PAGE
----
Doel:

That's interesting. California Berkeley, you mean.

Walter:

So this carried a certain amount of "cudas" with these other types [laughter] at the thing, and it was amusing, but, that was it. I never thought about going anywhere else. As a matter of fact, I didn't even know about Cravath until somebody else said "Do you know you can" — I was sure I'd get this other job. It's a good thing to find out early on that you're -and I'm sure the other man was better qualified. It had a tremendous effect on my life, because if I'd been there, I would have probably gone on into working on appellate briefs — that's the normal course — whereas that's not my forte, my forte is ventureship.

Doel:

Of course, that's the sort of thing one sees better in retrospect than at the time.

Walter:

Only in retrospect, right.

Doel:

That's very interesting. Clearly that was a fork in the road that you encountered then. How did you support yourself when you were in law school? Was it the same sorts of summertime activities that you had before?

Walter:

It was the summertime, and then I had these other things as well, and I even helped my sister get through New Rochelle College.

Doel:

Financially help her get through.

Walter:

Yes. Not put her all the way through, but I — I found a number of ways to earn money.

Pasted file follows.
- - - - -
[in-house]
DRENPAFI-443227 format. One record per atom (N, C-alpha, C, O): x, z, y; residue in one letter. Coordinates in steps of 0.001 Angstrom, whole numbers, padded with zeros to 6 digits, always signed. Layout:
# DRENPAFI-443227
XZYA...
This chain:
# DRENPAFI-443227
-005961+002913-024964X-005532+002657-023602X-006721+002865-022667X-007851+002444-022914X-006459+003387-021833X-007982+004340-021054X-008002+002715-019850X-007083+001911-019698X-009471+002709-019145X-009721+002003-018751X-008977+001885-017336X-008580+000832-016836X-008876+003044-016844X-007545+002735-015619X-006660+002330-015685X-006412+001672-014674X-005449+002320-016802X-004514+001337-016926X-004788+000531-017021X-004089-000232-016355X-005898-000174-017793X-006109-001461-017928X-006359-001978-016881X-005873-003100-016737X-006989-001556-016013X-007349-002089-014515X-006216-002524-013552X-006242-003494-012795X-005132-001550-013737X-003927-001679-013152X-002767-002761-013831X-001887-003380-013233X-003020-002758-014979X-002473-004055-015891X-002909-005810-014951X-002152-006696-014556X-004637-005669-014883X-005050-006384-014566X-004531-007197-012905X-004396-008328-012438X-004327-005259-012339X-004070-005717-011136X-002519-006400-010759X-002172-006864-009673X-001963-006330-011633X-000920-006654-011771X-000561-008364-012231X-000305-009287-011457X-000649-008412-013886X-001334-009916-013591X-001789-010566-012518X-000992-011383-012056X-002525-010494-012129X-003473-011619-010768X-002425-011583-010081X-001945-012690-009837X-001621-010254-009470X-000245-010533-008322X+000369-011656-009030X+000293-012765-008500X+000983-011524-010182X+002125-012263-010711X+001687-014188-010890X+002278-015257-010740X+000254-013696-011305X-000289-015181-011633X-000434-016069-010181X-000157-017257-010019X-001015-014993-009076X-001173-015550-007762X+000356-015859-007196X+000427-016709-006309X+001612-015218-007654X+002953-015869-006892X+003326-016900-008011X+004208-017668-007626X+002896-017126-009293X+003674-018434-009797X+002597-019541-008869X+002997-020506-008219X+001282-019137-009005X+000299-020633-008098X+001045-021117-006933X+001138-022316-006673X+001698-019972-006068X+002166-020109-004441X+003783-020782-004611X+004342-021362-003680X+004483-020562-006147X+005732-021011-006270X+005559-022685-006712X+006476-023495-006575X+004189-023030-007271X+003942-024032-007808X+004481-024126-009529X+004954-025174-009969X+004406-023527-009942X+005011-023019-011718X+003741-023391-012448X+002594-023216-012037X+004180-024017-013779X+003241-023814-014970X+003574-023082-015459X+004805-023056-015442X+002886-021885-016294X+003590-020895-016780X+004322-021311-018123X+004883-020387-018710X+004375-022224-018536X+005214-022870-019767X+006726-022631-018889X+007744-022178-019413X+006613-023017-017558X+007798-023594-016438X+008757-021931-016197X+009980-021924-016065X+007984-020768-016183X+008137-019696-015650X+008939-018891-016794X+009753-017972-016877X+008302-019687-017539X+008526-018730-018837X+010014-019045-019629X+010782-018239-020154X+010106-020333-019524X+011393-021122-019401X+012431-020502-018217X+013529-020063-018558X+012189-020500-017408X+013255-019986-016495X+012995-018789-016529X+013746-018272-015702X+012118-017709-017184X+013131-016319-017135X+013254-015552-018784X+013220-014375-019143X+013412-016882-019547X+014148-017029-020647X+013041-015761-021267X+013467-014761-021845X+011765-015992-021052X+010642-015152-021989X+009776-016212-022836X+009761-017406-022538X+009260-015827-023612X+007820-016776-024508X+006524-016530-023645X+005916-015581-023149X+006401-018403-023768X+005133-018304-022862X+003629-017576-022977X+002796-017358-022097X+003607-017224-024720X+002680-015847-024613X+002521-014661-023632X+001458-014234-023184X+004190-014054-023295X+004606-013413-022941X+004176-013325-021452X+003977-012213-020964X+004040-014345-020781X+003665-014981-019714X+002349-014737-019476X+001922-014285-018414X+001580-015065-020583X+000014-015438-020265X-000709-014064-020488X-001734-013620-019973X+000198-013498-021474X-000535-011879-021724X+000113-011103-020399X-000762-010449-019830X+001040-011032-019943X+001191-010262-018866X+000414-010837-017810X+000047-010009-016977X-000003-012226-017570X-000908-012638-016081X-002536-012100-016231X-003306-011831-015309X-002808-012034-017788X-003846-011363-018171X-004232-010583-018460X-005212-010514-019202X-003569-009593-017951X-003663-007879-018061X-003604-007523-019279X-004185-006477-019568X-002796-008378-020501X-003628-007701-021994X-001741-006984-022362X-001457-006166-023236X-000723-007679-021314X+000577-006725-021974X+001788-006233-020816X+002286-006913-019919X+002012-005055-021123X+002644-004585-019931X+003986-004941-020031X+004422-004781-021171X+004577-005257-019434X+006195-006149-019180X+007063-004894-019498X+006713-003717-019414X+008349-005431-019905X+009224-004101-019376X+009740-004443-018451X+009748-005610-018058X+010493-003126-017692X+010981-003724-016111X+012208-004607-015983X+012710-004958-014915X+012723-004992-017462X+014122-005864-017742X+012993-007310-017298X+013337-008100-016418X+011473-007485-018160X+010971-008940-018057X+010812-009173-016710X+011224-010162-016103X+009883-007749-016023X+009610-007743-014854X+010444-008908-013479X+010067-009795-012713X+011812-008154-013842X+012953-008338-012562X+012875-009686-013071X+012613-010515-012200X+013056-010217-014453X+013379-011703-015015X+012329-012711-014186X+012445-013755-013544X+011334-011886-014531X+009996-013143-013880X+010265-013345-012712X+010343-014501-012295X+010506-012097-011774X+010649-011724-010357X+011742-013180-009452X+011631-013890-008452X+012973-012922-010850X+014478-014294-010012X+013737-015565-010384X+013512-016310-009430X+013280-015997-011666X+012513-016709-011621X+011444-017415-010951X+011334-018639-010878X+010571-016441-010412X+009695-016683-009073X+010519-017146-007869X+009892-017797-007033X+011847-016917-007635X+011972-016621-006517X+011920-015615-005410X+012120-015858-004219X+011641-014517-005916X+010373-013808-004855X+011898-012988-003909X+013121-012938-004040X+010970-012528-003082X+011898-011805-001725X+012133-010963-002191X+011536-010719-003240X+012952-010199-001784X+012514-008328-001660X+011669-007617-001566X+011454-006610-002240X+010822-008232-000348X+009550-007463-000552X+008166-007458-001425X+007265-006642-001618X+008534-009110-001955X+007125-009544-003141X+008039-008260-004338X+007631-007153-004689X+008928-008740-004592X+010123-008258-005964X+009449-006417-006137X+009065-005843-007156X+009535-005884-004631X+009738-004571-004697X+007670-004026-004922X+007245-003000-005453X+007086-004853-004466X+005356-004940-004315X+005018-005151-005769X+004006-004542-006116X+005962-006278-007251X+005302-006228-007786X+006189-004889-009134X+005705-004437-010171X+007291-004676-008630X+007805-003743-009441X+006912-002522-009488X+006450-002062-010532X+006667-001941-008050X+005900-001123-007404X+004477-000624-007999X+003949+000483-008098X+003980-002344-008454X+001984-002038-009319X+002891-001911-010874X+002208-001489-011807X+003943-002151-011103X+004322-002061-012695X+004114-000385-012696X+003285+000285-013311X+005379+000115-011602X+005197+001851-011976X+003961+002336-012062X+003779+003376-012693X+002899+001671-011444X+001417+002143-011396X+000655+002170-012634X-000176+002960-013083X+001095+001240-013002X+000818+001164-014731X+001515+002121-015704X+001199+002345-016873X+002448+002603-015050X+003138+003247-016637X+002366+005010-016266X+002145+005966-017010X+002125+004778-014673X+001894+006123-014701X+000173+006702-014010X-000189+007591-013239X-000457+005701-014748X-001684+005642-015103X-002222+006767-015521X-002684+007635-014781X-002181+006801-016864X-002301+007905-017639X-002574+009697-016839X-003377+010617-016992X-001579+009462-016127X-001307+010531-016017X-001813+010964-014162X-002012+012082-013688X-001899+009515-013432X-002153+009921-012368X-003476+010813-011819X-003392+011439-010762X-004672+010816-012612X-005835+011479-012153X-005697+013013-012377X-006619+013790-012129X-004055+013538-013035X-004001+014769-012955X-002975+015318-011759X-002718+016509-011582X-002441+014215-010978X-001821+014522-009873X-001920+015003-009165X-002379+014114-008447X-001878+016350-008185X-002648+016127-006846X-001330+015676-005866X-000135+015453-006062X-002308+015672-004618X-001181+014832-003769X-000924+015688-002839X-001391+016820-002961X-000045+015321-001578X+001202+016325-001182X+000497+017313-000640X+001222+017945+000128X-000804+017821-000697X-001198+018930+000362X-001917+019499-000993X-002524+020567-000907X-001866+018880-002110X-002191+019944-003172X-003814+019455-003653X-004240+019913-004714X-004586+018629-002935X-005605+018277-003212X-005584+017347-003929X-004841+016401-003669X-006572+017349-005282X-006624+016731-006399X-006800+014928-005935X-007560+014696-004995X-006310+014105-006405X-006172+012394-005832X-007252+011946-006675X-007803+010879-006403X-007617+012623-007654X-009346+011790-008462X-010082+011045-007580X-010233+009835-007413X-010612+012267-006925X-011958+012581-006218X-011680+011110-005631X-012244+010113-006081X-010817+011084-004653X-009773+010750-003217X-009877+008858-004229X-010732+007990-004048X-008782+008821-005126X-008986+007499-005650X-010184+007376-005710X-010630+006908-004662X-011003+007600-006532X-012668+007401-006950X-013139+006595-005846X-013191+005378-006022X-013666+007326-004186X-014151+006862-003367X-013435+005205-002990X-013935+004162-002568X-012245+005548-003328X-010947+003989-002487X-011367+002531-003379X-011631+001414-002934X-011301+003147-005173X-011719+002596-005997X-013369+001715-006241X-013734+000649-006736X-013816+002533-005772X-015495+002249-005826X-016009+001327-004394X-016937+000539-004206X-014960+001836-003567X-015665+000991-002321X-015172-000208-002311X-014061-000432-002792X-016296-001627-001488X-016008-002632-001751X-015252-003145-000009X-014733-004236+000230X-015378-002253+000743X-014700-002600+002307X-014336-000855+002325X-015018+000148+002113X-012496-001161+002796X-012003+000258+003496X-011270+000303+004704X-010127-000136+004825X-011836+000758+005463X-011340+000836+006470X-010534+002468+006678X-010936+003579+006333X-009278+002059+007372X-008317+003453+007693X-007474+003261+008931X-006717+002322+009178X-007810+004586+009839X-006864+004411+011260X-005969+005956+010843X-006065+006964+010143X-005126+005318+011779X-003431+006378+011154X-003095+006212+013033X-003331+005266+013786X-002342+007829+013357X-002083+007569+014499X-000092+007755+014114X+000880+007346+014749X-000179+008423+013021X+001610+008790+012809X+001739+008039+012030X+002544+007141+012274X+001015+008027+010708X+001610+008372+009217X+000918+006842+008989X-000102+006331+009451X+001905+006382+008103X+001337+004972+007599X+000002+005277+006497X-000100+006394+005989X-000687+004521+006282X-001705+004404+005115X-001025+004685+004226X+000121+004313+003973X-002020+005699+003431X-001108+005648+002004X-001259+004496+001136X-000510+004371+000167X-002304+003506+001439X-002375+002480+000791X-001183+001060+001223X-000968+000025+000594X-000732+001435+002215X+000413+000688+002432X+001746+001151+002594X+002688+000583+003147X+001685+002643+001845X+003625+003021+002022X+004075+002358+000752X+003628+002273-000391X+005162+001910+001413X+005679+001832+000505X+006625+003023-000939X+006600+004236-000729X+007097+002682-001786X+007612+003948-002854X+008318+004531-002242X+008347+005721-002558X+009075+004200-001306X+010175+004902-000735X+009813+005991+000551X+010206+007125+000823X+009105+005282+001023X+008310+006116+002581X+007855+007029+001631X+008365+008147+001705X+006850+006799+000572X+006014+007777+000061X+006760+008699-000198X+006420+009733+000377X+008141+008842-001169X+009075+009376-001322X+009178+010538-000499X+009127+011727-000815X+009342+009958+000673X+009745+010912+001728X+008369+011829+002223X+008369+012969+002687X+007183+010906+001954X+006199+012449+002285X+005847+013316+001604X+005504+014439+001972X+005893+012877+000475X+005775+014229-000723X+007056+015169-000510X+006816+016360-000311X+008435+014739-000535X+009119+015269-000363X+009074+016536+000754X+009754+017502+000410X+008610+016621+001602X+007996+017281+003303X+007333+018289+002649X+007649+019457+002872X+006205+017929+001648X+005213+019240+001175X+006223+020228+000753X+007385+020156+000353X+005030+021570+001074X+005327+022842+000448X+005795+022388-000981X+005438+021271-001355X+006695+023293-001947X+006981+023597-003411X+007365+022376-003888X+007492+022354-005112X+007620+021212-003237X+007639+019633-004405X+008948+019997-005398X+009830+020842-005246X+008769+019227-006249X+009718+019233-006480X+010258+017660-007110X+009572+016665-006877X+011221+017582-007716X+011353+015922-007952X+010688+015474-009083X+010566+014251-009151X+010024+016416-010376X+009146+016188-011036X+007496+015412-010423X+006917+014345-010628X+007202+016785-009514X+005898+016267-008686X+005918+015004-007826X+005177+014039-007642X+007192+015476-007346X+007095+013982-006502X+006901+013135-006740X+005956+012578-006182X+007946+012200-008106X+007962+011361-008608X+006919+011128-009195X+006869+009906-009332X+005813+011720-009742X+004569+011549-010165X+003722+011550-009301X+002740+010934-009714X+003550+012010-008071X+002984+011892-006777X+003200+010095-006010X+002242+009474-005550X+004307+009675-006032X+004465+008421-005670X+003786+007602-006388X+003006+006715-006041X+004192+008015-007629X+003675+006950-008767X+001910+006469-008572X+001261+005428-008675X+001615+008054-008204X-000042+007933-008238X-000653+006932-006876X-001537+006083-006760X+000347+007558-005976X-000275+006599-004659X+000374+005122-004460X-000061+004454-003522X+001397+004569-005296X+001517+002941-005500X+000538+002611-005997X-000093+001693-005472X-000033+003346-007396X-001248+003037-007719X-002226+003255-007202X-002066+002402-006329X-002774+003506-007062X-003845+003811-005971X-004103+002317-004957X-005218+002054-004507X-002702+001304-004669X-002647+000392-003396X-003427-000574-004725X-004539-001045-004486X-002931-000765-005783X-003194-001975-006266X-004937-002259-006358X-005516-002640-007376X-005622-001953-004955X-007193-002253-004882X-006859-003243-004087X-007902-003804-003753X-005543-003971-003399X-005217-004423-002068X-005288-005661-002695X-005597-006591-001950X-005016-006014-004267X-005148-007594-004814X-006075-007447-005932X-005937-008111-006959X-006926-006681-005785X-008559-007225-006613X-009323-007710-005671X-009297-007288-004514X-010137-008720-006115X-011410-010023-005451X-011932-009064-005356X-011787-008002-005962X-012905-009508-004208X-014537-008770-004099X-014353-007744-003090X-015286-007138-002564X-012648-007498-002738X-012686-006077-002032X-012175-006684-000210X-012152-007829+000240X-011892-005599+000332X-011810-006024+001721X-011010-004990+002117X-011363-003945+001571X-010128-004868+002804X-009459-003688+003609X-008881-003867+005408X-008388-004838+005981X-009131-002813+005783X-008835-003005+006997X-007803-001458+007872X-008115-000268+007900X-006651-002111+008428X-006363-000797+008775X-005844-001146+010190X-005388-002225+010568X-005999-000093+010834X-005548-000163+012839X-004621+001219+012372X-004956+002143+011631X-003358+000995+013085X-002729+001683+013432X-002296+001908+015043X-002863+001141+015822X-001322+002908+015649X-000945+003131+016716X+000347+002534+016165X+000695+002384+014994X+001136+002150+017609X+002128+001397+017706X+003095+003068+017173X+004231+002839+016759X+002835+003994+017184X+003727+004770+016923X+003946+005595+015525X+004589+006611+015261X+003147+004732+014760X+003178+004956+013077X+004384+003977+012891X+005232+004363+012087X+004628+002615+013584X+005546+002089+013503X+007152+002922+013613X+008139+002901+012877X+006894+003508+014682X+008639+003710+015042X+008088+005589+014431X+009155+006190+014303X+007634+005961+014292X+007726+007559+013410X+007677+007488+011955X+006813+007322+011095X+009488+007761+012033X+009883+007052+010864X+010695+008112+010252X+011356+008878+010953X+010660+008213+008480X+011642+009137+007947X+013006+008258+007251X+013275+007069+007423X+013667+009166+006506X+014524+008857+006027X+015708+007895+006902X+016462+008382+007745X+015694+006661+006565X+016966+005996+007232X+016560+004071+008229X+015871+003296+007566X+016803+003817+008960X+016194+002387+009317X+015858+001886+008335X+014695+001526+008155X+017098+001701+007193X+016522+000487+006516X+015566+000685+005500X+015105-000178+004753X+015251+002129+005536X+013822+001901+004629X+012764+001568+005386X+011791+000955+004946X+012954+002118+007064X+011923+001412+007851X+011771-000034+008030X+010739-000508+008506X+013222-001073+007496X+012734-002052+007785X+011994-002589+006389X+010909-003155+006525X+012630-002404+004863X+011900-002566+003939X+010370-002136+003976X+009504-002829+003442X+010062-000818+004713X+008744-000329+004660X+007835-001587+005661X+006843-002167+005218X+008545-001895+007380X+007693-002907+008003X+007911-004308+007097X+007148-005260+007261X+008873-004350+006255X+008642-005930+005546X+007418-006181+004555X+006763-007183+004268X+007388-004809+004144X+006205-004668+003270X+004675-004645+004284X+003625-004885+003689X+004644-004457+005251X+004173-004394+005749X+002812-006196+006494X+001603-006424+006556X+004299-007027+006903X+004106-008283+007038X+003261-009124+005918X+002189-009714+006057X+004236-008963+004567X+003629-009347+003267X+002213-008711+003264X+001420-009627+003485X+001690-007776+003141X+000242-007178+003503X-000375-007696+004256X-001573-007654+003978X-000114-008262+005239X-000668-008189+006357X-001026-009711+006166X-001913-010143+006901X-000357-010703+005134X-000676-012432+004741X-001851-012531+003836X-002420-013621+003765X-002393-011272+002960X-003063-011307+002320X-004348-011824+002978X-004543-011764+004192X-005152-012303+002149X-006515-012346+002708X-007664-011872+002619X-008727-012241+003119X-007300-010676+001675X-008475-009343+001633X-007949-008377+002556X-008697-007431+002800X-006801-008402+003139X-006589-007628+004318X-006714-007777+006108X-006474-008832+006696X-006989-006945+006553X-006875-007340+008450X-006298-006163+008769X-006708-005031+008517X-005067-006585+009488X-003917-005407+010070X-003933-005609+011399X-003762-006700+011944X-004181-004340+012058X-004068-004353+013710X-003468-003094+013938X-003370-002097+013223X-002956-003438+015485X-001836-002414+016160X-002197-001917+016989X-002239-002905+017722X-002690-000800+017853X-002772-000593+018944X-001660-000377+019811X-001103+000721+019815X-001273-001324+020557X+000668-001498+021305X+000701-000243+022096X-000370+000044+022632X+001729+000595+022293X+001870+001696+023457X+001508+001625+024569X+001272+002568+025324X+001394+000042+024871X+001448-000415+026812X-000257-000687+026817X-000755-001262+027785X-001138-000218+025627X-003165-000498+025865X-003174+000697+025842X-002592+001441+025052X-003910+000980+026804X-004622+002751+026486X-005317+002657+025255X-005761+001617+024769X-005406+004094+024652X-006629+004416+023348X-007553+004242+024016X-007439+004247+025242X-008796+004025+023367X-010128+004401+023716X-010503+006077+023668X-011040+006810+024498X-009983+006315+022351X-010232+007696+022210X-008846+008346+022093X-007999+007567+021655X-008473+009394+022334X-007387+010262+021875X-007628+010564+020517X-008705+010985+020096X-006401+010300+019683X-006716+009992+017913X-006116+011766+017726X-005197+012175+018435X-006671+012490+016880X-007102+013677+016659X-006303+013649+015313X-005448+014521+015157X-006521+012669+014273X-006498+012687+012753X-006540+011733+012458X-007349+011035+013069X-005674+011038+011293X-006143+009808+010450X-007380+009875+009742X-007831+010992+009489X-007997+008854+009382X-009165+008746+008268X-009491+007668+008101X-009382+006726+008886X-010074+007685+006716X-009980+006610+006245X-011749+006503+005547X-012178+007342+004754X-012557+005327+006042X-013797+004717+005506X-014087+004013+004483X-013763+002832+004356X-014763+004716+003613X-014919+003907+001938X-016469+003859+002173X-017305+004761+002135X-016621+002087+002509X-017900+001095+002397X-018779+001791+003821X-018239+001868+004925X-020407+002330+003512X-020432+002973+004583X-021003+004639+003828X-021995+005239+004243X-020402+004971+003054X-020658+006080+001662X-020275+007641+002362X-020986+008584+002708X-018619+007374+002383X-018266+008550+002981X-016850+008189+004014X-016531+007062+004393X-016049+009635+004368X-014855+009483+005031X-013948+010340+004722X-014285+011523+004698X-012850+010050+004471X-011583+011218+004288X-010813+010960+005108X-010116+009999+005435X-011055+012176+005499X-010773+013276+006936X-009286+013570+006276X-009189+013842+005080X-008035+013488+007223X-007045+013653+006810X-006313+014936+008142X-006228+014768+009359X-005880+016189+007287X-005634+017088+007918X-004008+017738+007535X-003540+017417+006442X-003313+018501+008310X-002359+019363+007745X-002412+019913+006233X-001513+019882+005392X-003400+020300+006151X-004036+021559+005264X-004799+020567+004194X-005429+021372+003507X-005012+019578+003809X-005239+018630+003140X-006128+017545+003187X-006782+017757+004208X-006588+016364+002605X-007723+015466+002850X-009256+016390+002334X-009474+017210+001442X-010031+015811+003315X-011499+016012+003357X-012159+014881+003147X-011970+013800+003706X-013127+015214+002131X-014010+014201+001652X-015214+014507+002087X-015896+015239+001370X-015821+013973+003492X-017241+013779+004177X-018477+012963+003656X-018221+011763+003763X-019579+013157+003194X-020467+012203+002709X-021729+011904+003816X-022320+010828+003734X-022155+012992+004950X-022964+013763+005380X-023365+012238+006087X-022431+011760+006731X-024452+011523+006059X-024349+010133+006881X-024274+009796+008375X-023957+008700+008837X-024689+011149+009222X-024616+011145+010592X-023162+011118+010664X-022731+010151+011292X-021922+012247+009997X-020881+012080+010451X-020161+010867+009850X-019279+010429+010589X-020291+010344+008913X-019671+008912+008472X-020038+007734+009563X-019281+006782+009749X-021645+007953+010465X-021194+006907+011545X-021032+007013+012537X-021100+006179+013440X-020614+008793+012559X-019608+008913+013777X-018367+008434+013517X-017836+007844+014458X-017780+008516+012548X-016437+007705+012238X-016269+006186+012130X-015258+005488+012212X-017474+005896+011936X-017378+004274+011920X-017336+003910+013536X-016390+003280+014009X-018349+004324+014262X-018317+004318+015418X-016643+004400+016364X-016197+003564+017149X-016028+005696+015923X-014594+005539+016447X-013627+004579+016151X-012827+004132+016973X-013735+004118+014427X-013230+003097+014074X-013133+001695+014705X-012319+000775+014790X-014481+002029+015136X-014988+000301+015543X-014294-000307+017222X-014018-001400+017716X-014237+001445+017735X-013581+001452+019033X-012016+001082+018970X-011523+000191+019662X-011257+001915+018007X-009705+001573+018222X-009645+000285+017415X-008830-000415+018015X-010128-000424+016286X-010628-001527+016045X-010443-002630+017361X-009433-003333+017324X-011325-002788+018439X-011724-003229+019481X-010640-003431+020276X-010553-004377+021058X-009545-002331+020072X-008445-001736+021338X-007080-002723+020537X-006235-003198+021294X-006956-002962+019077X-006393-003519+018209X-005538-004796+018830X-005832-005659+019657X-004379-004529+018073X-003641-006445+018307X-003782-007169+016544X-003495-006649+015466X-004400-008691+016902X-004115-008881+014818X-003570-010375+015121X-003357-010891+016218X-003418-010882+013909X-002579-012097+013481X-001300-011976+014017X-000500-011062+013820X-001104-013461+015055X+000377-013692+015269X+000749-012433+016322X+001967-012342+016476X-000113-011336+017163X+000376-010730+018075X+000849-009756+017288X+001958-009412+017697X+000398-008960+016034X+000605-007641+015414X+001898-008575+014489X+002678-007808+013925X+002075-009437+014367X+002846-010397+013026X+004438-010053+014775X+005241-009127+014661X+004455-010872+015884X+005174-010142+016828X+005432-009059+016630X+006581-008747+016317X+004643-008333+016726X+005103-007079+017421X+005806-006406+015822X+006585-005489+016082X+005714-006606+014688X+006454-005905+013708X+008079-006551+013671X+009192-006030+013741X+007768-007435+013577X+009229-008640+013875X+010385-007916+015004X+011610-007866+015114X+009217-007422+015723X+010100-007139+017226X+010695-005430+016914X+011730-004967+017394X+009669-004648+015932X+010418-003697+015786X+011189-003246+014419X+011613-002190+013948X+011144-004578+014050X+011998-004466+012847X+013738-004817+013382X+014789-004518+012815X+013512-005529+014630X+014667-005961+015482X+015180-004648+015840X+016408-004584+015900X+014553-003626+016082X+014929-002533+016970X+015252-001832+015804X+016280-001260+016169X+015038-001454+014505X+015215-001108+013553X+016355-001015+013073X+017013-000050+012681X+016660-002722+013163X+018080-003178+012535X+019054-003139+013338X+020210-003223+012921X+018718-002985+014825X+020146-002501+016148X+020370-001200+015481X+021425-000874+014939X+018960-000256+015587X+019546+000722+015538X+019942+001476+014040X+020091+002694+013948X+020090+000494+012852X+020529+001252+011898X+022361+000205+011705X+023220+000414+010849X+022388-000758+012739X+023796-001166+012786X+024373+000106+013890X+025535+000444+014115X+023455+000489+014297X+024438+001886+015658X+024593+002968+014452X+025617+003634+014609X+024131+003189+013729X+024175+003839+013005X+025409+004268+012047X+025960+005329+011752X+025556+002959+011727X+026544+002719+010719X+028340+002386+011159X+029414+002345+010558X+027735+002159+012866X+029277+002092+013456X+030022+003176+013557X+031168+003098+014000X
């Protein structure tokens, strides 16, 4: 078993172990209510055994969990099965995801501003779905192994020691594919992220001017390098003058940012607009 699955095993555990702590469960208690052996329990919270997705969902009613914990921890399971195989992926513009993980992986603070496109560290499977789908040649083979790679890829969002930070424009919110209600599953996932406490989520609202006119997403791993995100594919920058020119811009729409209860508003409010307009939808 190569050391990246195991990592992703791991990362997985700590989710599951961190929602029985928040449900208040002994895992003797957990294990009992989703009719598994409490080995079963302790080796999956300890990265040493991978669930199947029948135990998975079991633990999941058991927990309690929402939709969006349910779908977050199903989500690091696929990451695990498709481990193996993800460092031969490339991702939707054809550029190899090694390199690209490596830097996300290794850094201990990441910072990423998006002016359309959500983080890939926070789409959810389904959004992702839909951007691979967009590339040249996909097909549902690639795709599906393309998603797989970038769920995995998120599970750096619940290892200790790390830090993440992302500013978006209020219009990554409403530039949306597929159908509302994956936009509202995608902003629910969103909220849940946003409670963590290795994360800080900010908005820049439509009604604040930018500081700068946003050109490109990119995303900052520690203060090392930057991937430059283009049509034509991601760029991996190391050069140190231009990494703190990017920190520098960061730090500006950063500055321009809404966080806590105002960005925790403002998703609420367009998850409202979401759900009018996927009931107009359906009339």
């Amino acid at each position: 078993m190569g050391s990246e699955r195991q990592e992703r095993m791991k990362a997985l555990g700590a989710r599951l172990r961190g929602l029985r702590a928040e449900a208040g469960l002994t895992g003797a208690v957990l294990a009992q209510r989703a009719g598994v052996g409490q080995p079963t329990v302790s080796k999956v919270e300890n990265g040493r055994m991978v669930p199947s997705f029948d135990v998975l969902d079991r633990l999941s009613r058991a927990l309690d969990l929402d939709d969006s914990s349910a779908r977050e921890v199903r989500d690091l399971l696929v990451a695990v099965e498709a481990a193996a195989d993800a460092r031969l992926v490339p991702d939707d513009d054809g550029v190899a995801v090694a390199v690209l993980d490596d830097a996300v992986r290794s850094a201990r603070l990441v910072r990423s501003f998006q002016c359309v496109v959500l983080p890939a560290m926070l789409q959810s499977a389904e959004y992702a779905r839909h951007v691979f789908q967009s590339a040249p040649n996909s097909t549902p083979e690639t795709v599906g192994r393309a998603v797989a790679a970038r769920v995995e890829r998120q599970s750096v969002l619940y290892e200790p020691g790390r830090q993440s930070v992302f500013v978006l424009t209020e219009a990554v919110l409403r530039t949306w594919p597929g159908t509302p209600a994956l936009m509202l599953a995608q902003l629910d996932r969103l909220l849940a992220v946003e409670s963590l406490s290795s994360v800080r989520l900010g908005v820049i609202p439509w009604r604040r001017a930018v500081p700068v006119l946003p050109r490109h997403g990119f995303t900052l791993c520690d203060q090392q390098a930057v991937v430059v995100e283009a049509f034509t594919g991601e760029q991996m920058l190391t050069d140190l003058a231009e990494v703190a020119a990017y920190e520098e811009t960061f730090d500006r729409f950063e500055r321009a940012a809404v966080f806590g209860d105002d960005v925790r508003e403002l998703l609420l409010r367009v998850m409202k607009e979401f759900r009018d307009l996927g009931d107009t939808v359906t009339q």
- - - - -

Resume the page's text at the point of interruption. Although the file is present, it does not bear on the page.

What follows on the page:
Doel:

What sorts of things were you doing? You had new things by that point.

Walter:

Well, I'd mentioned taking — I had the summer jobs, take care of things for kids, and the study halls, and one thing and another, and it all seemed to — I mean the summer job was sheer profit, and there it was.

Doel:

When you look back on your law school education at Columbia now, do you feel it was offering the kind of variety and depth in legal training that you wanted, or were there areas in which you later saw that you wished the curriculum had been stronger or more focused?

Walter:

Oh, I thought the curriculum had been real good, and the real chance — and I think every law student would agree [that] your real education comes in working for the Bugle. You really have to work your butt off in that, in addition to the class work, so I had that advantage.

Doel:

Yes. That's a good point. How much time did you end up spending on the Bugle staff?

Walter:

Wooh. That was — I mean, the days would go from eight to twelve midnight, and I could row, you see I could get exercise at the gym, it was easy for me to keep it in balance — and then also at this time I think the Childs began to run "All you could eat" for two dollars or something, and about once every two weeks I and three or four guys would go down and we'd have about five plates [laughter] for two dollars or whatever it was. Other than that it was air pudding with wind sauce, but I mean grown men were selling apples on the corner there for a nickel, so I felt pretty lucky.

Doel:

Did you play any role in politics at all during your time at law school?

Walter:

No, no. I was just trying to get by. I had a full plate.

Doel:

I'm sure you did.

Walter: